Around 20 years ago, former Canadian women’s curling champion Patti Wuthrich (back then, she was Patti Vande) was trying to get her head around a problem.
As technical director for the Manitoba Curling Association, Wuthrich had been asked by MCA executive Jerry Brown to analyze the relatively new timing system that had been implemented for national and provincial championship events.
Keep in mind that the timing system’s first (and in many ways ONLY) priority was to make 10-end curling games fit into a TV-friendly window of time. TSN and CBC were, understandably, reluctant to show games that dragged on for more than three and a half hours because it cut into other scheduled programming, and also cost them money because they’d have buy extra transmitting time on the satellites – not to mention the fact that a viewer’s attention span is finite, and the sound of channels changing as teams discussed strategy became deafening.
But Brown and Wuthrich both saw inherent flaws — mainly, that teams were penalized for playing draw shots over takeouts for the simple reason that draws take longer than takeouts.
So Wuthrich, with input from Brown, came up with a different way to time curling games. She believed the only fair thing to do was to run the clocks while the teams were discussing shots, and turn them off when the rocks were in motion, so that draws and takeouts would, quite rightly, be equal in the big picture.
The system was tested at some Manitoba championships, and Wuthrich made a presentation to the Canadian Curling Association. Ultimately, though, it never gained widespread acceptance because it was considered to be hard for volunteer timers to handle, as well as the fact that the existing system did what it was supposed to do: keep curling games inside a three-hour TV window.
So the idea was shelved and gathered dust until recently, when the Asham World Curling Tour decided to adopt the thinking-time system for its major events, a move that drew near unanimous praise from the players.
And now, the CCA is ready to take another long look at the system. For the first time, it will be used at a CCA championship: the Capital One Canada Cup of Curling, running from Nov. 30 to Dec. 4 at the RecPlex in Cranbrook, B.C., will serve as a test event.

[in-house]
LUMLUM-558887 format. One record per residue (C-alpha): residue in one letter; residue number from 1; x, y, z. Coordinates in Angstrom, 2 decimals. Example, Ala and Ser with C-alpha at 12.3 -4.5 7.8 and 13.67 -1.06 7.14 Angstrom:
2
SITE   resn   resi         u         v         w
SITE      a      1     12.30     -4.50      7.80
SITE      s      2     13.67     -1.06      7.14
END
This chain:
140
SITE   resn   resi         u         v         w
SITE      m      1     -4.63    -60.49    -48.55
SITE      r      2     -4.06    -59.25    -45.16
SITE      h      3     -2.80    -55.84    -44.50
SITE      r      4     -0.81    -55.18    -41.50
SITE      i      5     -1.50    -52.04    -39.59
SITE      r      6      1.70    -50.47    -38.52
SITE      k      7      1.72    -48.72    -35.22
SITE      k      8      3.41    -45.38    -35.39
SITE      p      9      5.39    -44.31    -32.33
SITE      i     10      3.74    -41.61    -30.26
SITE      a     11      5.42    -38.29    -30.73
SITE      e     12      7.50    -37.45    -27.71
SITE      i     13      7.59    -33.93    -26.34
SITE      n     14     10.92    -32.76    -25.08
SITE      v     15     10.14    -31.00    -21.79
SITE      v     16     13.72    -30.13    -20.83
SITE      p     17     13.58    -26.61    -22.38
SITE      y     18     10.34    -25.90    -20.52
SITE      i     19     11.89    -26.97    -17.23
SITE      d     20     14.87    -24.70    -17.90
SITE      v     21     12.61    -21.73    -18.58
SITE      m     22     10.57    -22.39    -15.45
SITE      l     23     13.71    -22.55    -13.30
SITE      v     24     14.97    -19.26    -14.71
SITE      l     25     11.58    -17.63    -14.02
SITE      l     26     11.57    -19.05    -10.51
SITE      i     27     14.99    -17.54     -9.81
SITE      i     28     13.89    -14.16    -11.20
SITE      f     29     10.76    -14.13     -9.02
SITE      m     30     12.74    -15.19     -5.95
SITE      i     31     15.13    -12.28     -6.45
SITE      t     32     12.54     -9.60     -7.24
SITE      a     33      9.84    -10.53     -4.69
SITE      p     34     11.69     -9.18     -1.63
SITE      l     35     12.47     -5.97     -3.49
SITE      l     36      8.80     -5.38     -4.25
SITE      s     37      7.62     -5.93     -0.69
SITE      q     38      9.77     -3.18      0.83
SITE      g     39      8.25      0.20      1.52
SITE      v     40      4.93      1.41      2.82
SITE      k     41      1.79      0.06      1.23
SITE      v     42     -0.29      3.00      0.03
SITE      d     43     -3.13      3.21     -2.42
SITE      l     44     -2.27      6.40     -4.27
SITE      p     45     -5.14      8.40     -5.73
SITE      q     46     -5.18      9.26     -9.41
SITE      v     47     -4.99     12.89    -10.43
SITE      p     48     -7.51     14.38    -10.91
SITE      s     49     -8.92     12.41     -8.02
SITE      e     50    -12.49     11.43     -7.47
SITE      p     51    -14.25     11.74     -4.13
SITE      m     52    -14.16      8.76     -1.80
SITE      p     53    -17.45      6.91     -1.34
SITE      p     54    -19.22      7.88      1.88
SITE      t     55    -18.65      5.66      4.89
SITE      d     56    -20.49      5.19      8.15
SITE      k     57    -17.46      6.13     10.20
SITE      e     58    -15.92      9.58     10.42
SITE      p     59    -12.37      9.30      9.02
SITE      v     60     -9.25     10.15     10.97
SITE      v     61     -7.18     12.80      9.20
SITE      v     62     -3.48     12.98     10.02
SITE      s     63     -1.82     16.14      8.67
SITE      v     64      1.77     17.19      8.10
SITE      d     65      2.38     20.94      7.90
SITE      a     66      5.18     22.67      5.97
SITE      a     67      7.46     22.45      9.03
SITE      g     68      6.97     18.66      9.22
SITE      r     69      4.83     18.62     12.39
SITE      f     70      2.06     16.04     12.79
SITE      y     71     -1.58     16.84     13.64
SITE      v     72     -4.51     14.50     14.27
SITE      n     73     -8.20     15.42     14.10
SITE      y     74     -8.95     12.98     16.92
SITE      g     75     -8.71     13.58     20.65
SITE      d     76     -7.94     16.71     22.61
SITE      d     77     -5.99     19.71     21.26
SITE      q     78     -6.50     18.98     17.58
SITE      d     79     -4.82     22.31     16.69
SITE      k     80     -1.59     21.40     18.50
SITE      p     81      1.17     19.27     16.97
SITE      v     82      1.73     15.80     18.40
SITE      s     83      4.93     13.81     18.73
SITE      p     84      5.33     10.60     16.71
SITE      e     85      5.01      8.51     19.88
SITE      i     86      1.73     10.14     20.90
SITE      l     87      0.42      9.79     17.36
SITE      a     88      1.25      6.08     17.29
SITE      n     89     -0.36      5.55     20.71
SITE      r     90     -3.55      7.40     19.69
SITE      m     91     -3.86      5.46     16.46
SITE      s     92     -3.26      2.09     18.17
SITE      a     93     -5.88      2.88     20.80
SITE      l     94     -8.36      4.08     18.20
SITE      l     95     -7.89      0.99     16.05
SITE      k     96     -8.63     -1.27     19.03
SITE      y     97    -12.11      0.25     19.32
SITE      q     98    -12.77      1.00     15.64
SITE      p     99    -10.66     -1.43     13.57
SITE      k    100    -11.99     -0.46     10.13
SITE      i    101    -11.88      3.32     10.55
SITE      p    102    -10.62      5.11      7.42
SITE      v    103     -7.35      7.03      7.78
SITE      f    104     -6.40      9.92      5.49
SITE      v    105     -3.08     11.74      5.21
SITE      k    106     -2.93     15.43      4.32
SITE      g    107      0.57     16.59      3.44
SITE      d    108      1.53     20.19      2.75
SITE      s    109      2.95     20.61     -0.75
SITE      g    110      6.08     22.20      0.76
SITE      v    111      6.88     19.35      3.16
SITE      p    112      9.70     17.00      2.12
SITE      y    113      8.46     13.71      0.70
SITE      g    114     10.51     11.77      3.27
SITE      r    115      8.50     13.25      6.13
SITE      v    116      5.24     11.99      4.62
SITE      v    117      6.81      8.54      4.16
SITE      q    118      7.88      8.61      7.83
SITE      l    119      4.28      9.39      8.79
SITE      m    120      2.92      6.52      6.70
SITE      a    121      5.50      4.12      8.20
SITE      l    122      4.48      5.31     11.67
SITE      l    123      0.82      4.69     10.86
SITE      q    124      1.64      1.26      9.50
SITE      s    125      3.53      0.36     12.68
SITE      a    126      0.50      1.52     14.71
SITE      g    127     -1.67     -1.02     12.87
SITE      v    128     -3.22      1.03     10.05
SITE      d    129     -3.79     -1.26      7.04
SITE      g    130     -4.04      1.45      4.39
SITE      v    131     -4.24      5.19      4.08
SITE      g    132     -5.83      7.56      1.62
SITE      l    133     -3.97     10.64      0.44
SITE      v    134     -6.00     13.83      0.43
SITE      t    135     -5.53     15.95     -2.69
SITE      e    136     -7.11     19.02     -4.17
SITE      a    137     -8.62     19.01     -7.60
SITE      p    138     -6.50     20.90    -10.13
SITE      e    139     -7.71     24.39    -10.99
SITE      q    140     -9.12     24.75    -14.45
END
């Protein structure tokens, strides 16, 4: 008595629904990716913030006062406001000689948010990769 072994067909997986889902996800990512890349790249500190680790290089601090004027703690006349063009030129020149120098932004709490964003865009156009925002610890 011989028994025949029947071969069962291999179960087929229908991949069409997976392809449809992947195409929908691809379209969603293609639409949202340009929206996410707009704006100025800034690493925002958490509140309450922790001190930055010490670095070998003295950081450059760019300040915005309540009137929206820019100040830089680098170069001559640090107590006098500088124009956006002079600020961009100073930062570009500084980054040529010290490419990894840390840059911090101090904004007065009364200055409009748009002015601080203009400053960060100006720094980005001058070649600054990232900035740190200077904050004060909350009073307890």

“It’s a great idea,” says Olympic gold-medalist Marc Kennedy of Edmonton, who throws second rocks for Team Kevin Martin. “They’ve been using it at the Slams for a couple of years, and it’s fantastic because it penalizes the teams that take too much time to make a decision, but it doesn’t penalize you for throwing draws and being aggressive, or being down a bunch of points and having to rush. It should have been adopted a long time ago.”
The advantages of the system are seemingly obvious, as Kennedy pointed out. There’s nothing more frustrating than watching teams take forever to plan out a shot. With this system, they do it at their peril.
As well, teams can feel free to play aggressively from the outset of a game; too often (and sorry to point this out, but it’s absolutely true) in women’s games, teams play wide-open early ends to bank time on the clock for later in the game. With thinking time, there’s no advantage to doing so. You bank time by being smart and having a thought-out strategy — in essence, you save time by having a game plan.
The MCA adopted thinking time for its provincial championship events this season, the first member association to do so. The CCA can’t move as quickly (rule changes simply can’t happen overnight for a national association), but decided to take the first step in the process this season.
“I think what turned our minds on it was last season, talking with Jeff Stoughton at the Tim Hortons Brier,” says Danny Lamoureux, the CCA’s director of championship services and curling club development.
Stoughton discussed a scenario in which the team without the hammer plays eight draws, at roughly 30 seconds apiece, into the rings, while the team with last rock peels out the end with eight straight hits at 10 seconds apiece – perhaps not a realistic scenario, but it’s certainly been known to happen as teams try to bank time for the later ends.
All of a sudden, there’s nearly a three-minute difference on the clock, which is punitive – especially if there was no discussion of strategy in the end.
“You know what? That makes total sense,” Lamoureux recalls thinking at the time. “One team is at a disadvantage right from the get-go because they don’t have last rock. So I talked to Gerry (Peckham, the CCA’s high performance director) about it, and we looked at each other and said, ‘Well, that’s the best argument for thinking time I’ve ever heard.’ ”
But that’s not the only argument. TV, once again, plays a role. While curling continues to draw good numbers, there’s always a desire to narrow the broadcast window. It’s a big reason why the World Curling Federation considered moving to eight-end games last year: to make curling more saleable to networks outside of Canada.
The CCA considers 10-end games sacrosanct, so shortening the number of ends isn’t an option. But tinkering with the timing system to accomplish the same goal (keep the games moving along, but also entertaining from start to finish) certainly is.